The Latest

The Republican Party is in a meltdown over its values

By Christopher Lane Ph.D. on September 13, 2010 in Side Effects
Consider Newt Gingrich's latest slander against our President a foretaste of what's to come.

Traumatic Memories

By William R. Klemm Ph.D. on September 13, 2010 in Memory Medic
We all have things we wish we could forget. Traumas, emotional upset, grief — all can be more than we can wish to bear. But new coping strategies are being developed.

Burning books in a digital age: fire and futility

By Nando Pelusi Ph.D. on September 13, 2010 in Locus of Control
Reification of an item or word into something real is a transmutation our species of mammal does well and easily.  We conflate a gesture with real aggression. If someone gives me the finger while driving I can choose to enrage myself or not.  

Peggy and Joan in Madmen: Women vs. Women vs. Men vs. Joke

Tonight's episode of Madmen dealt with the issue of humor, power, and sex in a way that very television programs have managed to approach the subject. I would love to hear from you about how you think women respond the "sexist" or "sex" humor. What do you think about the Joan/Peggy/"jokes" business?
All A-Twitter
The Psychic Cost of Constant Connection
Virtually Naked
Psychotic Websites

Everything You Know About Studying Is Wrong

By Rosemary Joyce Ph.D. on September 12, 2010 in What Makes Us Human
Forget what you think you know about studying. This fall, don't establish a regular study space, forget about drill and rote memorization, and above all, don't cram.
Getting Over 9/11
On Emotional Ground Zero
When Events Overwhelm Us

Going Through Hell? Keep Going

By Harriet Brown on September 11, 2010 in Brave Girl Eating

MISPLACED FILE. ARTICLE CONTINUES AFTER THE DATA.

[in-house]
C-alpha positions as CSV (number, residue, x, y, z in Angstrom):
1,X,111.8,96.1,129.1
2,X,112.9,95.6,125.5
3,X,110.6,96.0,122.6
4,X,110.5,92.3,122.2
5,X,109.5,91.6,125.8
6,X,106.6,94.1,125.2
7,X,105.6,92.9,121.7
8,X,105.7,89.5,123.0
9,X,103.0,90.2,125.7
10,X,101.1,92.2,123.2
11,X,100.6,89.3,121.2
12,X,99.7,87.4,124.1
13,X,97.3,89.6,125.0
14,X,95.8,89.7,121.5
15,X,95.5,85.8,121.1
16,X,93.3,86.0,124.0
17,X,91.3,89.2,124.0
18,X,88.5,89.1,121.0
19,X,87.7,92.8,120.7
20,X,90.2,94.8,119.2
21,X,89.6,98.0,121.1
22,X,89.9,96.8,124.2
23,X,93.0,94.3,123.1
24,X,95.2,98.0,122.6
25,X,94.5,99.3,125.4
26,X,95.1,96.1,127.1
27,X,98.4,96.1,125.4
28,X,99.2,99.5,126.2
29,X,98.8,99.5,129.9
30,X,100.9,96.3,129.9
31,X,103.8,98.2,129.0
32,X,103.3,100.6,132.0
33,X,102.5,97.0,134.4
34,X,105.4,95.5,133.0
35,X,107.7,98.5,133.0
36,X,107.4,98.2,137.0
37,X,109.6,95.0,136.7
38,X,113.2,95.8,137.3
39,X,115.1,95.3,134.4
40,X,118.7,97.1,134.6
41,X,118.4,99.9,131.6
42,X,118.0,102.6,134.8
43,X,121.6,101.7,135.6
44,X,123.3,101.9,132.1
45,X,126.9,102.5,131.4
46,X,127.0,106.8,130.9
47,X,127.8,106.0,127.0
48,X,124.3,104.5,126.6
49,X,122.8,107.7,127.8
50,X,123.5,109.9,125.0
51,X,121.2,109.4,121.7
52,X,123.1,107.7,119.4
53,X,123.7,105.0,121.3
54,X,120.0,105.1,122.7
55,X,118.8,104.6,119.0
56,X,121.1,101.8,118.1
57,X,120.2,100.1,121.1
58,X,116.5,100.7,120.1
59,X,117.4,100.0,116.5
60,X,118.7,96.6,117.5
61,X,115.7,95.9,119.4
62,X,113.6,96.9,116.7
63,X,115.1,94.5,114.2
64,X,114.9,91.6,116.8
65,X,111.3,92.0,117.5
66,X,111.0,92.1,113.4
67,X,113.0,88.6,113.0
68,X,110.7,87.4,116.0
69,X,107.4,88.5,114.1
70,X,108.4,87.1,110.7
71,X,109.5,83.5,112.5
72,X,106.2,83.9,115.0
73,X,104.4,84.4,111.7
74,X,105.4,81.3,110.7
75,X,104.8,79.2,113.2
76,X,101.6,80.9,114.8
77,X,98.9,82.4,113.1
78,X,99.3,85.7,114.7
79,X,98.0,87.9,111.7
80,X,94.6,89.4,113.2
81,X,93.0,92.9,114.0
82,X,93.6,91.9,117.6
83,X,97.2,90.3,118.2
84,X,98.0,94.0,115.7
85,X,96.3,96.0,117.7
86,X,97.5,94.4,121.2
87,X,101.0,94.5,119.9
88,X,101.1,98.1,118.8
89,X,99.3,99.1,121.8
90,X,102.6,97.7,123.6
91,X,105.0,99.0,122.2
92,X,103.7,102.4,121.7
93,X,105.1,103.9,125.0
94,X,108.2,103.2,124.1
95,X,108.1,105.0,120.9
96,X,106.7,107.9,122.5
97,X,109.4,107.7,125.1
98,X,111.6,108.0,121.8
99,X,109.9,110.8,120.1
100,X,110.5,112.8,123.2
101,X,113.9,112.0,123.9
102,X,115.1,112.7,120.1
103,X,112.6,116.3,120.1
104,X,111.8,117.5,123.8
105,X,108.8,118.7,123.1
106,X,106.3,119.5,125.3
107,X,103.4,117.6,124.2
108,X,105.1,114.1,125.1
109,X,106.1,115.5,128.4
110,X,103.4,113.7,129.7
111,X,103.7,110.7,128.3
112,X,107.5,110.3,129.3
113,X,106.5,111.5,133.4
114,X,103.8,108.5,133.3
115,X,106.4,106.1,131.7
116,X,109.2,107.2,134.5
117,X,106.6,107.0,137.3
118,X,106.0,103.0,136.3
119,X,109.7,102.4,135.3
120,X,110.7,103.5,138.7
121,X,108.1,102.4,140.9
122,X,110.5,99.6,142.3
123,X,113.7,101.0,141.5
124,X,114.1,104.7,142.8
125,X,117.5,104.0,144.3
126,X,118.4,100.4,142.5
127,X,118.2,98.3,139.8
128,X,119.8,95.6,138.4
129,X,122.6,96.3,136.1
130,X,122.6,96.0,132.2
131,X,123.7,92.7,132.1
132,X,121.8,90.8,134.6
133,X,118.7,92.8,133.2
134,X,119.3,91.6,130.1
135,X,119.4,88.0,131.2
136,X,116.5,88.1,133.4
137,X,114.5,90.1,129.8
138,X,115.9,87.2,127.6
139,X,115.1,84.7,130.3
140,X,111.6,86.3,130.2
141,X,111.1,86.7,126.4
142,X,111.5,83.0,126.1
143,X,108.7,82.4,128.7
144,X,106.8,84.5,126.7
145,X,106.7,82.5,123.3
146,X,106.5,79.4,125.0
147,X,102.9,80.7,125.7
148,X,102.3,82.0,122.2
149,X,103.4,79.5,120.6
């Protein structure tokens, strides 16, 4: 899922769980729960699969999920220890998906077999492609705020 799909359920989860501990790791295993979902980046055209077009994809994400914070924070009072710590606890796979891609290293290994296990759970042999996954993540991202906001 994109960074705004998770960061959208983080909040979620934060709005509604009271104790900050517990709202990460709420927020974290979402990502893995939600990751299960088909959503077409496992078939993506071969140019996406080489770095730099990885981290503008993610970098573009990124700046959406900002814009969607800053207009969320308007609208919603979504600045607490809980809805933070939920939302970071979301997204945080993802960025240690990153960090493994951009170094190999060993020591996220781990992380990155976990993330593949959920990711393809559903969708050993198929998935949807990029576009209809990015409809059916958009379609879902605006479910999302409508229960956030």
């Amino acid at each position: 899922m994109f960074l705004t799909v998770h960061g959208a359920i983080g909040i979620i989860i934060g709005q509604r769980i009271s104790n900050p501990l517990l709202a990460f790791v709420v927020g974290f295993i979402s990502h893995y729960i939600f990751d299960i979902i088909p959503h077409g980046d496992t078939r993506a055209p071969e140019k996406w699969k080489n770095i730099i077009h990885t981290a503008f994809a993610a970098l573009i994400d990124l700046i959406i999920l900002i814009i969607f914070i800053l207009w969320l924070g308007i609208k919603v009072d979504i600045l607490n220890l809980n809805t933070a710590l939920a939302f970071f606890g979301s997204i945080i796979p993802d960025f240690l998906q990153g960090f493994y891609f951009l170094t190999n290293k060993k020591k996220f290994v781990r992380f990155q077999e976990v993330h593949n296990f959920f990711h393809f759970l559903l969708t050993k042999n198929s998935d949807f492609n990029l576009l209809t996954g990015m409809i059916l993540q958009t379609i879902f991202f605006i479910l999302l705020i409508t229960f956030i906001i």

I thought my daughter might hate me forever after going through family-based treatment for anorexia. Instead, she thanked me for it.

How to Hold a Business Card

By David B. Givens Ph.D. on September 10, 2010 in Your Body at Work

Letting Go of College Kids II

By Jann Gumbiner Ph.D. on September 10, 2010 in The Teenage Mind
Fall is here. Your son or daughter is leaving for college. For them it is a new beginning, a time of excitement and exploration - new friends, new studies, new adventures. For you, it is an end.

“We Gonna Make Bonobo Love”

By Rosemary Joyce Ph.D. on September 10, 2010 in What Makes Us Human
Parents meddling in their sons' sex lives? Wingman mom helping the boys get laid? Moms as matchmakers and, sometimes, bodyguards: It's time to project human reactions onto non-human primates again.

Building a Legacy: A Man Named Teddy

By Lee Kravitz on September 10, 2010 in Unfinished Business
All of us have a Teddy Kaplan in our family's history, a person who survived great odds and lived with quiet, awe-inspiring dignity. It is our obligation to future generations to tell their stories well. 

Inception Part III: A Filmmaker Disguised As a Psychologist

By Jeremy Clyman Psy.D. on September 10, 2010 in Reel Therapy